The challenges and promise of the connected car
The data from connected cars could reach a revenue potential of $1.5 trillion by 2030, according to a study from McKinsey. This connectivity will have a transformative effect on both consumer and commercial vehicles, well beyond previous advancements such as on-board diagnostics or airbags. Employers such as cable companies and delivery firms are very eager to further implement connectivity to monitor drivers and improve safety.
In the coming years connected cars will be a standard, acting as both hotspots and sending out information to other vehicles, toll booths, and various other sensors.
Managing all of this data and the related technology poses a considerable challenge for automakers. They must design durable and sophisticated systems for an audience that is used to the smartphone’s simplicity.
Detailing the Benefits of connectivity:
- Access to crash data. This information is typically held on a SIM card, and can provide insurance companies or law enforcement with critical information about the car’s speed and other metrics.
- Improved emergency-responder coordination. Consider a driver who hears an emergency vehicle’s sirens but cannot ascertain where the vehicle is located and the direction it is heading. If emergency responders were connected to a network and shared speed and location, then the information could be relayed to nearby drivers via an alert. Within the responders’ vehicles, connectivity could be instant information relayed from the ambulance both from an accident site and on the outgoing trip to the emergency room.
- Safer driving. Connectivity to other cars can bring drivers alerts about upcoming road hazards, cautions about limiting speed, and can include autonomous features such as lane-drifting and emergency braking.
- Environmental and efficiency gains. Connected cars will work together with autonomous cars to streamline traffic by improving merge patterns, better managing optimal speed, and dynamically improving fuel economy.
Managing the Technology
Connectivity in cars Modern cars will be updated through firmware, with the car’s computers updating information and processes in the background, similar to a mobile device. For example, refinements to a car’s self-parking capabilities could be sent through firmware-over-the-air (FOTA).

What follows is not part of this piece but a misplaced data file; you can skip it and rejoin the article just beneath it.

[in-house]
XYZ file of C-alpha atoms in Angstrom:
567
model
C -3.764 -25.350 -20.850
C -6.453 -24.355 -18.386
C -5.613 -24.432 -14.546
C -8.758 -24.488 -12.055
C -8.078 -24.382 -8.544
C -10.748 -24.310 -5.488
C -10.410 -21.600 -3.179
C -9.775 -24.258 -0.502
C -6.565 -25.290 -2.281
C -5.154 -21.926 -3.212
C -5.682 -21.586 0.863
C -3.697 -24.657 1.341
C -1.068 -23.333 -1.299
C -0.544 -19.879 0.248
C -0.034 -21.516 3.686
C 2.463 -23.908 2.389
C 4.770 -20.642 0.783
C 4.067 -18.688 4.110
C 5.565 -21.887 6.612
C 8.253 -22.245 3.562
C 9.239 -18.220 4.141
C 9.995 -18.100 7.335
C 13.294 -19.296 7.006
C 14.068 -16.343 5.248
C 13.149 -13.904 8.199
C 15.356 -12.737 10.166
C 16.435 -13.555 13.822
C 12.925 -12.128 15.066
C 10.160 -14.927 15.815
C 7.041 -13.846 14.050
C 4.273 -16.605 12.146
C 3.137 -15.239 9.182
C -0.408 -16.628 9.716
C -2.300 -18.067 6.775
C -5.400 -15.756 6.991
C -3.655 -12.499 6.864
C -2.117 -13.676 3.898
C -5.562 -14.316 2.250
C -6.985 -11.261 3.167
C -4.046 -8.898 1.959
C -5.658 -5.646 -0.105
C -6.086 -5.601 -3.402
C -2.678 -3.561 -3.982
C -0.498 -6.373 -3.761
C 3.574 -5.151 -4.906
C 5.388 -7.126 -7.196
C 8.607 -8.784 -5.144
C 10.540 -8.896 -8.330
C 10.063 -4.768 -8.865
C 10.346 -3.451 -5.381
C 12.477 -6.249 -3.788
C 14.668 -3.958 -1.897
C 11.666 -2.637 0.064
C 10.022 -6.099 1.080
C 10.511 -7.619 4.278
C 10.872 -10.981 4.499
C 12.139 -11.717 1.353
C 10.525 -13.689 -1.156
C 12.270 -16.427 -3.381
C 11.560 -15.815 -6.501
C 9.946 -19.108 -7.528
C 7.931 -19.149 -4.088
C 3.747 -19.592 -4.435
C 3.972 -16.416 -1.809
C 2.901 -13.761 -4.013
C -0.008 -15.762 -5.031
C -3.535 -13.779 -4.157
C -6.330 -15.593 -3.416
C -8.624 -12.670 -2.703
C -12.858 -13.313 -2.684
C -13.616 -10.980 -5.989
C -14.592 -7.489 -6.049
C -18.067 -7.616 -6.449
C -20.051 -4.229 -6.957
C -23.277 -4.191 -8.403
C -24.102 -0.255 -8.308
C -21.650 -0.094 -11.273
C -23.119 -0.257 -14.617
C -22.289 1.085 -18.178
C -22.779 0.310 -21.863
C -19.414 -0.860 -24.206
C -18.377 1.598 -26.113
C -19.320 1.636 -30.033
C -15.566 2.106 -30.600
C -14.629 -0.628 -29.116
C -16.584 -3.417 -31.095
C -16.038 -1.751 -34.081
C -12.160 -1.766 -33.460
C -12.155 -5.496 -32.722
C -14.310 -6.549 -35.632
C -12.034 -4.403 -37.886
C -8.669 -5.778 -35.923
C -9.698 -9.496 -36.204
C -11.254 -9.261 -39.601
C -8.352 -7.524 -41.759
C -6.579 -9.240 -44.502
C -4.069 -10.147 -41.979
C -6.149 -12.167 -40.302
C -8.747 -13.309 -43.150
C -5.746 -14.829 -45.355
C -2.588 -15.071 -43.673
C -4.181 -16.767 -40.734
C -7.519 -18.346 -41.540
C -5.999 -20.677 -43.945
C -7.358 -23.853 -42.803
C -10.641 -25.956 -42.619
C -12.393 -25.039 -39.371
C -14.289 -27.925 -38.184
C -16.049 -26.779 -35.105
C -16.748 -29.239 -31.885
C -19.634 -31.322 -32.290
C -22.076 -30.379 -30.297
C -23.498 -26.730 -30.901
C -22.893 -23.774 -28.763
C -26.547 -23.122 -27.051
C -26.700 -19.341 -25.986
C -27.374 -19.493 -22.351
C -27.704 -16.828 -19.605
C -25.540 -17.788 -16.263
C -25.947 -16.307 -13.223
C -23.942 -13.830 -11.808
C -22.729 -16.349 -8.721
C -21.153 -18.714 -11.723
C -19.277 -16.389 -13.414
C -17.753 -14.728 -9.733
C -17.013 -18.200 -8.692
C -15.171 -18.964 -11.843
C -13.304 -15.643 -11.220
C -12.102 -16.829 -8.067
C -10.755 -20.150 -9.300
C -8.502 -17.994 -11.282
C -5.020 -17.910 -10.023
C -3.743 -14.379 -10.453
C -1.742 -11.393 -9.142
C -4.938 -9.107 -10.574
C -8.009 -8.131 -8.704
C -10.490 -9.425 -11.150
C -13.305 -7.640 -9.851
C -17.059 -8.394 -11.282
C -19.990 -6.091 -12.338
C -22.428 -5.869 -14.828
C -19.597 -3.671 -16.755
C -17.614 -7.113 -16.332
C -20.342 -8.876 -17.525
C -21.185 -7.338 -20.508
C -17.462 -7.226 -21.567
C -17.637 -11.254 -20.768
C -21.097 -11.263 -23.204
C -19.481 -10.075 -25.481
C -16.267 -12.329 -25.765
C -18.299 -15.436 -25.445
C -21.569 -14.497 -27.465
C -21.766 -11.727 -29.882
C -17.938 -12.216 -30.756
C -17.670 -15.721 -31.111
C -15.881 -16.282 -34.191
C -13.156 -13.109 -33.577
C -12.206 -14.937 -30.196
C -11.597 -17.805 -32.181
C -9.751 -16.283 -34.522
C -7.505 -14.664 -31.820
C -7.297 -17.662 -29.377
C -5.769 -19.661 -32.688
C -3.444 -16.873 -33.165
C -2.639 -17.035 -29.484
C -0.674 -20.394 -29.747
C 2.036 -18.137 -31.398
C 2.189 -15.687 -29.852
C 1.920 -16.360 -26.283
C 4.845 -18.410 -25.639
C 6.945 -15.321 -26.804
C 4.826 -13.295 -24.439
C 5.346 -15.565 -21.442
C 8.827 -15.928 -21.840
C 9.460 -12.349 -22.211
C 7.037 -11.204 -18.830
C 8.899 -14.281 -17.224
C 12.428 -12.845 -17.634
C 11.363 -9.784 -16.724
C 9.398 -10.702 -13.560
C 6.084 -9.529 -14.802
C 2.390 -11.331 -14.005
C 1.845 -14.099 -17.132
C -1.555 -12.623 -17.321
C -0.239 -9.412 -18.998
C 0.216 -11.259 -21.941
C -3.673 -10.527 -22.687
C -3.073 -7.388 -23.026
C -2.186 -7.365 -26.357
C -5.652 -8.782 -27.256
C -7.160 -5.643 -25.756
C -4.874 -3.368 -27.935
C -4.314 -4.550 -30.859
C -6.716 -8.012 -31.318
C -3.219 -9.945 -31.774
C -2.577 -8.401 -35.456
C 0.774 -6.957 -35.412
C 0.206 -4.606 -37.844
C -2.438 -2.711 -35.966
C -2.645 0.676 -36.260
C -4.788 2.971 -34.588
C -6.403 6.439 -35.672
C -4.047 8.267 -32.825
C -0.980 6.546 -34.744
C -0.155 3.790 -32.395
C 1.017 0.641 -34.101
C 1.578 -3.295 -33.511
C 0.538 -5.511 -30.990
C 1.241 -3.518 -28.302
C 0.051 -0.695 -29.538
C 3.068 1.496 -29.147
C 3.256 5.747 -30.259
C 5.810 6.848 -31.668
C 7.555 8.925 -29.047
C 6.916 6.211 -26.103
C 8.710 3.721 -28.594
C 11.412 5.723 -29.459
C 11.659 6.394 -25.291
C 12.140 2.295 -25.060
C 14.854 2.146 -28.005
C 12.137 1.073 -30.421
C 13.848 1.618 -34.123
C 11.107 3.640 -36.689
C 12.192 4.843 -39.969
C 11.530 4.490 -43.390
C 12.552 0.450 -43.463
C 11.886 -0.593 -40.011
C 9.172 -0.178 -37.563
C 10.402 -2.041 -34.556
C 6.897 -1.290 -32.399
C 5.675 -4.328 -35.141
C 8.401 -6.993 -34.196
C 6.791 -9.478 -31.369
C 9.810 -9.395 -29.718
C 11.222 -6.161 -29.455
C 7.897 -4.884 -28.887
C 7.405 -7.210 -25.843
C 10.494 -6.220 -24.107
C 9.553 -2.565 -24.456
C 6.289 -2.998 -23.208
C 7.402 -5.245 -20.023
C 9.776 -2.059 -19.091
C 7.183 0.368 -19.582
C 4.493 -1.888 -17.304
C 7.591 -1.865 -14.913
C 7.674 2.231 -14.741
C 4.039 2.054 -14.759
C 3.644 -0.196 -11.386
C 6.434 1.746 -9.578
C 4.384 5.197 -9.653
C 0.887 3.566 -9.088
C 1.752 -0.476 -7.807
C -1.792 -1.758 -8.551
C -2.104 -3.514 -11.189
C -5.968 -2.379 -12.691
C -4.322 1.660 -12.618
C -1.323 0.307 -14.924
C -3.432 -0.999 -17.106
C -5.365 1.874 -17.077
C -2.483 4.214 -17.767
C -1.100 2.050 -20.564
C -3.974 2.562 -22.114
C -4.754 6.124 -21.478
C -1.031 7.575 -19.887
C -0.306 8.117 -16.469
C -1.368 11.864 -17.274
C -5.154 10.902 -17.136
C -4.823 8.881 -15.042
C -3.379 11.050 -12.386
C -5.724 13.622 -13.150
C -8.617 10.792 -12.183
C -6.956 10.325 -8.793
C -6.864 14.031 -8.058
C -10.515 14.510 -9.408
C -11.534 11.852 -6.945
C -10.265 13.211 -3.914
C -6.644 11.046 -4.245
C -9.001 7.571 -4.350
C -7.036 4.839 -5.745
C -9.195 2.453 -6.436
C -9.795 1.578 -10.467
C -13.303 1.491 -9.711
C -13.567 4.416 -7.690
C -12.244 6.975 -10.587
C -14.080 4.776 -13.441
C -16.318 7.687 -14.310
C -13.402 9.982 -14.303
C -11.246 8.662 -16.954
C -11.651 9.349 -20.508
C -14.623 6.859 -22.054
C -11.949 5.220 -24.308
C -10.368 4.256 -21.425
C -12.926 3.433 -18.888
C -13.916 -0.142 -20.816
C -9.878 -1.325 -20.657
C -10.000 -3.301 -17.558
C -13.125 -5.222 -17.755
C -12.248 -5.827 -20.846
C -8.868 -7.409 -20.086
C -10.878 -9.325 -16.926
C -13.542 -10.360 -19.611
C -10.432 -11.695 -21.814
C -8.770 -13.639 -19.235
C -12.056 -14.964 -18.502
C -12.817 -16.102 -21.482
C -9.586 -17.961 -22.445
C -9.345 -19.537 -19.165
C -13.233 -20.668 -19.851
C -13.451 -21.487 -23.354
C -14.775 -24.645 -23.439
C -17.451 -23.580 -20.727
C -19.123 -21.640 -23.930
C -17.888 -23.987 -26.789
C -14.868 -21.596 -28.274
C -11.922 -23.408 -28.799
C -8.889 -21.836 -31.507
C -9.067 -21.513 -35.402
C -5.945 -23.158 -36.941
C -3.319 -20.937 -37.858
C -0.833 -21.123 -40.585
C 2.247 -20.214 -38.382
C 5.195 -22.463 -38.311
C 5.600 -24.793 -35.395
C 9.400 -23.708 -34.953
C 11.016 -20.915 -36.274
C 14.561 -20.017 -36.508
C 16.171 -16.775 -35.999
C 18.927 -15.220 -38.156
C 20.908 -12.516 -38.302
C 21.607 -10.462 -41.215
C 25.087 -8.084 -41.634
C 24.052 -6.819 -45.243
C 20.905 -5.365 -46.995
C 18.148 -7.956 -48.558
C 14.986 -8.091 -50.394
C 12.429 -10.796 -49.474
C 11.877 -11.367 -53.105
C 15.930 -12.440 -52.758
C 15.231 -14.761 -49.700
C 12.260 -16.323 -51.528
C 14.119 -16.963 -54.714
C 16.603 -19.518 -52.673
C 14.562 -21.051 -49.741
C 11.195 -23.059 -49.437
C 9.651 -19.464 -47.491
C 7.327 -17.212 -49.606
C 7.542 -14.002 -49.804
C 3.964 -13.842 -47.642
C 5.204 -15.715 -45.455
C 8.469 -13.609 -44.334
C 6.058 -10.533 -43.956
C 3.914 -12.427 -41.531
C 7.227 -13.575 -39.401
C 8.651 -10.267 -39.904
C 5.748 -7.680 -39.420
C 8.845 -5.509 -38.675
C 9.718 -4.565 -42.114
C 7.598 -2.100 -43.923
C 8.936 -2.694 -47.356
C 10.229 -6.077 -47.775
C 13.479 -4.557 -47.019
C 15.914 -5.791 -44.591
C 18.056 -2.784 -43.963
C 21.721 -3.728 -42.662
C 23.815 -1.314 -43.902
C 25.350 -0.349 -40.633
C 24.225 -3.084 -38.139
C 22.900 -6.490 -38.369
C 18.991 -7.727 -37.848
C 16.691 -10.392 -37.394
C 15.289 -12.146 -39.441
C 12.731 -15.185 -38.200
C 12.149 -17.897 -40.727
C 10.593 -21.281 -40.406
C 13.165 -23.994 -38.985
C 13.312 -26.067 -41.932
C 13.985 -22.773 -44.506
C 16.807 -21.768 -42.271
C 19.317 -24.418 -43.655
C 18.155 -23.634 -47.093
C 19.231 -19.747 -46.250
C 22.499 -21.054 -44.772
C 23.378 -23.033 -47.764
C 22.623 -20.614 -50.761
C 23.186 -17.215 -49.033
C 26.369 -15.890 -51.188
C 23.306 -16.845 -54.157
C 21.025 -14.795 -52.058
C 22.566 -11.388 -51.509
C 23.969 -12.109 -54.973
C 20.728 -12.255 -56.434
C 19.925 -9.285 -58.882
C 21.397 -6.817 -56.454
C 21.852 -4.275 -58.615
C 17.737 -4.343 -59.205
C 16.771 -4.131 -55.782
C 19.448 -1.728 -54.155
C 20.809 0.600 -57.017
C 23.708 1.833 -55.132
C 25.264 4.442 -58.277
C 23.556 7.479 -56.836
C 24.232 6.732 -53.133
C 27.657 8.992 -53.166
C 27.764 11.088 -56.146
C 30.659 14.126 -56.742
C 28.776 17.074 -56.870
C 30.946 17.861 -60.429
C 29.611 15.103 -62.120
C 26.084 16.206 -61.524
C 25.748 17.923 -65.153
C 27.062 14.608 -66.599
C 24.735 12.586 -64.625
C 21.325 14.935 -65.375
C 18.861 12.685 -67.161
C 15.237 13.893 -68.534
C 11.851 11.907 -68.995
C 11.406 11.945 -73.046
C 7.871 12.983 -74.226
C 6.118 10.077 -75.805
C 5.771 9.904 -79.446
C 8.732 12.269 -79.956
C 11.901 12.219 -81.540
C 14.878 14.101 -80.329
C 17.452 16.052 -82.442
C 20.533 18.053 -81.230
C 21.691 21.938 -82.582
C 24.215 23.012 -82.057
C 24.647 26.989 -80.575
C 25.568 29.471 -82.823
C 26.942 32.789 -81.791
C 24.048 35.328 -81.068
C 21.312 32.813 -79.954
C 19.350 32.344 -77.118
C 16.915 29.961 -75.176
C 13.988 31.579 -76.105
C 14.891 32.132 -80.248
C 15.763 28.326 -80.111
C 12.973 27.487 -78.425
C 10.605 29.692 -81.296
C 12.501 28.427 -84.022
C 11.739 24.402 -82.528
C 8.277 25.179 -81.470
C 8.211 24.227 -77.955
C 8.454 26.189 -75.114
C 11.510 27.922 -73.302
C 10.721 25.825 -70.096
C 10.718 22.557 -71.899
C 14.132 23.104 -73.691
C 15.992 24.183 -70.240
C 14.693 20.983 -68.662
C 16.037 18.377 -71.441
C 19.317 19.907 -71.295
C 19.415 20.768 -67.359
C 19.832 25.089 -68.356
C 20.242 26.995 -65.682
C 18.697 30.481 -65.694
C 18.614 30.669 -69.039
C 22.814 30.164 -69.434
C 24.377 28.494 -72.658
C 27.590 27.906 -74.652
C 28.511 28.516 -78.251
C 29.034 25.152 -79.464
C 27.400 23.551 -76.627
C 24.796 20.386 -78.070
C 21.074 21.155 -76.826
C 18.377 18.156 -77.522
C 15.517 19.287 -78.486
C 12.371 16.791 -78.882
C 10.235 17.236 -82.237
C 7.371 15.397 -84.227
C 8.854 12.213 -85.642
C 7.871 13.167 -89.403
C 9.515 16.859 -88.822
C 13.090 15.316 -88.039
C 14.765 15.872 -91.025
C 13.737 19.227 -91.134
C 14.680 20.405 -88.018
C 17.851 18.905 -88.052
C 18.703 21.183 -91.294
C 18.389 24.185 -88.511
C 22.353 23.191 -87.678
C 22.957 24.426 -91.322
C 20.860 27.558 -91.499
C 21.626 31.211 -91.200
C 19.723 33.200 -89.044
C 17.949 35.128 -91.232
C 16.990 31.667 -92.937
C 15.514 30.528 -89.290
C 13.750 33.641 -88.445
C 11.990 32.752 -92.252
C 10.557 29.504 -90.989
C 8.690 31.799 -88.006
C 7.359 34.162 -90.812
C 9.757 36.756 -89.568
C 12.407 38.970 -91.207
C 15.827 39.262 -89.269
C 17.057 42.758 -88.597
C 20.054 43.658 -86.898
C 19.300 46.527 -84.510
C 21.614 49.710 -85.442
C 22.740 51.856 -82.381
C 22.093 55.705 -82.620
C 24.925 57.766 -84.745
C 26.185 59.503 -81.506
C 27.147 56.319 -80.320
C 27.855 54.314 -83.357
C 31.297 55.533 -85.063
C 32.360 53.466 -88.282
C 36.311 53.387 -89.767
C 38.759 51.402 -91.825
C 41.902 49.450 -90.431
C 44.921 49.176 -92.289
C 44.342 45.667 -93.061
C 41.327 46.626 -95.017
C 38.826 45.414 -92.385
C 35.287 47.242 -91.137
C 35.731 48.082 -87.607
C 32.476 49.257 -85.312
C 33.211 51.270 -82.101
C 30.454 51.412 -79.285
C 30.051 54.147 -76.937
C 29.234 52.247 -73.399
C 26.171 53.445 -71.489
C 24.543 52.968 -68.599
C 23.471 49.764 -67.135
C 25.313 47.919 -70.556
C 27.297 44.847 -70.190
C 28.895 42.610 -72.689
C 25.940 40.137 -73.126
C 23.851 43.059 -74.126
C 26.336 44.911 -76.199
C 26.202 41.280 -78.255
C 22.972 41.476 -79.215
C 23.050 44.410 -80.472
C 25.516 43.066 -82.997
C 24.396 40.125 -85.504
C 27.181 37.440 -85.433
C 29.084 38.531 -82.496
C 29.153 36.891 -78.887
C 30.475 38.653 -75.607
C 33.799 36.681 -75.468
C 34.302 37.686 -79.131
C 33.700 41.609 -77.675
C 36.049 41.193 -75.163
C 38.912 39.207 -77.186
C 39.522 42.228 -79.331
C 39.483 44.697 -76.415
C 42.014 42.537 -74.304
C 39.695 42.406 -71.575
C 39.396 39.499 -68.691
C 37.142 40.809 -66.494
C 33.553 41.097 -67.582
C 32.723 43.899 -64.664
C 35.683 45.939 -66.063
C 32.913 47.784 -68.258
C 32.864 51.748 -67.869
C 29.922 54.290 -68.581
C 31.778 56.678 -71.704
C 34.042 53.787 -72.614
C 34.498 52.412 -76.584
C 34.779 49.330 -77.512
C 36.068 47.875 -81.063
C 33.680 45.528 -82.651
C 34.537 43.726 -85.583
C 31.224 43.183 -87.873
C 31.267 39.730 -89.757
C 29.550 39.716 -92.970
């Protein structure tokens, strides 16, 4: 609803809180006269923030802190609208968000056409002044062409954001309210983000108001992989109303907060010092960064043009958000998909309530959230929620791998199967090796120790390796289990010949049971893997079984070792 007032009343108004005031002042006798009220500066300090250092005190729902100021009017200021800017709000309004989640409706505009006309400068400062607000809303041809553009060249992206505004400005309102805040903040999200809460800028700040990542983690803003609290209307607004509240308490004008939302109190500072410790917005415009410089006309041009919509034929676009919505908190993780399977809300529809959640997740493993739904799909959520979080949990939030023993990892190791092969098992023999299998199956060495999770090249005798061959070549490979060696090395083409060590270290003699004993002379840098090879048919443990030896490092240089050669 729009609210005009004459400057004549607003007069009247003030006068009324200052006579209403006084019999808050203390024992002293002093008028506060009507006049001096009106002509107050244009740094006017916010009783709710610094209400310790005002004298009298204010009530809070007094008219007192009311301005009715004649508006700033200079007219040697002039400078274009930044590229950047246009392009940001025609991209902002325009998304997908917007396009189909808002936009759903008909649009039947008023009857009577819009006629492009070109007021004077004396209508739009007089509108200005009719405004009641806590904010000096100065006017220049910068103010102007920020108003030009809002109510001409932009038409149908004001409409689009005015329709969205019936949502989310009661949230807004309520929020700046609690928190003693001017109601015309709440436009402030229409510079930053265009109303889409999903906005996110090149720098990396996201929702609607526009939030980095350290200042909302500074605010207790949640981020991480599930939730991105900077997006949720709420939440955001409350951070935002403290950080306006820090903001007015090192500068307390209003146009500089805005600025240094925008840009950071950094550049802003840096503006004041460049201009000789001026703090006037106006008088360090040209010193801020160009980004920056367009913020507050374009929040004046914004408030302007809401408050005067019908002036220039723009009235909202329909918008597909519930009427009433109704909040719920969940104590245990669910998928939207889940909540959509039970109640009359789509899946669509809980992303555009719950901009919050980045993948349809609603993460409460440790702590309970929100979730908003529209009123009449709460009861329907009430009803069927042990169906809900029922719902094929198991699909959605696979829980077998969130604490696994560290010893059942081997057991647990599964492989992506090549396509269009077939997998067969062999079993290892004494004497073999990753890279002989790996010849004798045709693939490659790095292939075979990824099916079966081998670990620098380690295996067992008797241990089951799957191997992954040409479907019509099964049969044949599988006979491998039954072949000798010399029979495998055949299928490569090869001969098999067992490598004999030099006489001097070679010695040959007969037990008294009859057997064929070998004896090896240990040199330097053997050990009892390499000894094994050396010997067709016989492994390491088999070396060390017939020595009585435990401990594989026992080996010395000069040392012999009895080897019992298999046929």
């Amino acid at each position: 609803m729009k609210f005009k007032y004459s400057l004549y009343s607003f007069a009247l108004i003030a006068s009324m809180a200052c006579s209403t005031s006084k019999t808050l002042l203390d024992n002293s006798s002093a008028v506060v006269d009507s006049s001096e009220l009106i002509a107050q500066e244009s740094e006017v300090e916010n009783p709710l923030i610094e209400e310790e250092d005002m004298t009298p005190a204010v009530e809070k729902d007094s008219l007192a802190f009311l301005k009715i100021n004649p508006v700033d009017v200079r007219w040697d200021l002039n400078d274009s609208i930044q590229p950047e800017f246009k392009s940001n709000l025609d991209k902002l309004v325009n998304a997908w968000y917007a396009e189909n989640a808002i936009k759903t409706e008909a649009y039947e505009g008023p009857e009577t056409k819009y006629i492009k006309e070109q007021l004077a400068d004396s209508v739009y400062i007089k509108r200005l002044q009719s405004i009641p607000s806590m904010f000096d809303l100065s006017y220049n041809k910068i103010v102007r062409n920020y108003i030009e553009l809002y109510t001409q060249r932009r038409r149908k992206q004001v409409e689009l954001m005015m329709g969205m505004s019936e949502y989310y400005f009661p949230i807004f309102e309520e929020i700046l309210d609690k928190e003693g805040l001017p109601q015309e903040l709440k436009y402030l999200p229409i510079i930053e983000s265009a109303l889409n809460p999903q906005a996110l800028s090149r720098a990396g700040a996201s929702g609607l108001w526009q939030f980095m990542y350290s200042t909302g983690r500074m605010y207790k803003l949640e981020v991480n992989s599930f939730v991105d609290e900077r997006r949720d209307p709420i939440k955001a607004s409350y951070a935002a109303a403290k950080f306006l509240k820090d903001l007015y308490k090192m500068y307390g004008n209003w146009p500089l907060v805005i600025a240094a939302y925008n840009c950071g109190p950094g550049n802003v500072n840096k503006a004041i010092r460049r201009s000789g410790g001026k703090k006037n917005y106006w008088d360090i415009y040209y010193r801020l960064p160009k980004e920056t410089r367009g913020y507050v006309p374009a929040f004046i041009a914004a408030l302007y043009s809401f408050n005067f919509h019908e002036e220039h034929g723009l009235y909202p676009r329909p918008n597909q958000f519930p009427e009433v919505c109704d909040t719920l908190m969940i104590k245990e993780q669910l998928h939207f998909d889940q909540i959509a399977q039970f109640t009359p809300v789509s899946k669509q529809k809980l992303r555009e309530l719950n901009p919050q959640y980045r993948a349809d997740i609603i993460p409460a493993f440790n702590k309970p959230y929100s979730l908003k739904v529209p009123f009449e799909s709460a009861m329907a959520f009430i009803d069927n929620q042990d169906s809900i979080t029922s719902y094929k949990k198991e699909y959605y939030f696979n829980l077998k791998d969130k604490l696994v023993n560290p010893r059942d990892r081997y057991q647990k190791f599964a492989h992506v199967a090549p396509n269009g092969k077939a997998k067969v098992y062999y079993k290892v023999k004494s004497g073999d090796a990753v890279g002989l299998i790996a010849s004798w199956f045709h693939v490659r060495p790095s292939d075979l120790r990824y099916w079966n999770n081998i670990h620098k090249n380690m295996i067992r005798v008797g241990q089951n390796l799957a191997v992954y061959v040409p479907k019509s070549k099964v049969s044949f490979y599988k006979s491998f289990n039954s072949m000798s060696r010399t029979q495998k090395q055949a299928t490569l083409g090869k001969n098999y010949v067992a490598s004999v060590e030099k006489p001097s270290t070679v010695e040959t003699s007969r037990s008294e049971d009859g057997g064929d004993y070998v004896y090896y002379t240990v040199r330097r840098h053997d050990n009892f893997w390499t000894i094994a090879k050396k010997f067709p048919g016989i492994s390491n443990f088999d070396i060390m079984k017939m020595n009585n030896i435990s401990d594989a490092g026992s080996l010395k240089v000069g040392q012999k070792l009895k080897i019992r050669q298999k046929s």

OEMs manufacturing cars are putting in place sensors to collect and share vast amounts of information about collisions, warranties, maintenance, and dozens of other metrics. As they start sending this data to the cloud instead of internal storage, there will be further strain placed on networks and cloud storage providers. There will also be demands from consumers who want access to this information, since it is their vehicle and their behaviors that are producing the data. Companies will need to navigate these demands and find ways to present data in digestible formats to consumers while still leveraging value from all of this information.
While there is great promise with connected cars, there are additional challenges beyond the technical and storage-related issues that will need resolution before widespread adoption:
- The sales staff at dealerships will need advanced training on all of the tech functionality of modern cars in order to offer a satisfactory customer experience.
- Will privacy standards and security be enough to safeguard connected car data, especially as consumers continue to use their personal devices in intertwined ways with their vehicles?
- Automotive products are also on a long production and development cycle compared to mobile devices. With a smartphone, updates can be completed instantly, but the components of the vehicle require more involved work, or can’t reasonably be updated without additional expense. The customers’ expectations for the latest features will have to be managed by the realities of car production.
- Who will bear the costs of connectivity in terms of data usage? Will consumers add the car as a “device” to their existing mobile plans, or will the costs be added to car payments/leases?
The Department of Transportation has proposed a ruling that would require vehicle-to-vehicle V2V connectivity as a requirement for all new cars. Data from the DOT states this widespread connectivity could reduce non-impaired crashes by up to 80 percent, underscoring the great promise of this automotive advancement. Automakers and data providers are already on board, and will push such rulings forward because there’s benefits in this data for both companies and for consumers in terms of safety and convenience.
David Zimmerman has been in the hardware/software industry for over 30 years, specifically in the data recovery software market for 18 years. His company, LC Technology International, Inc., makes data recovery products for most of his competitors. Clients include original equipment manufacturers, local, state and federal law enforcement agencies, corporate security specialists and IT consultants, among others. Available worldwide and published in more than 24 different languages, LC Technology products are available direct or through several major manufacturers of flash memory products.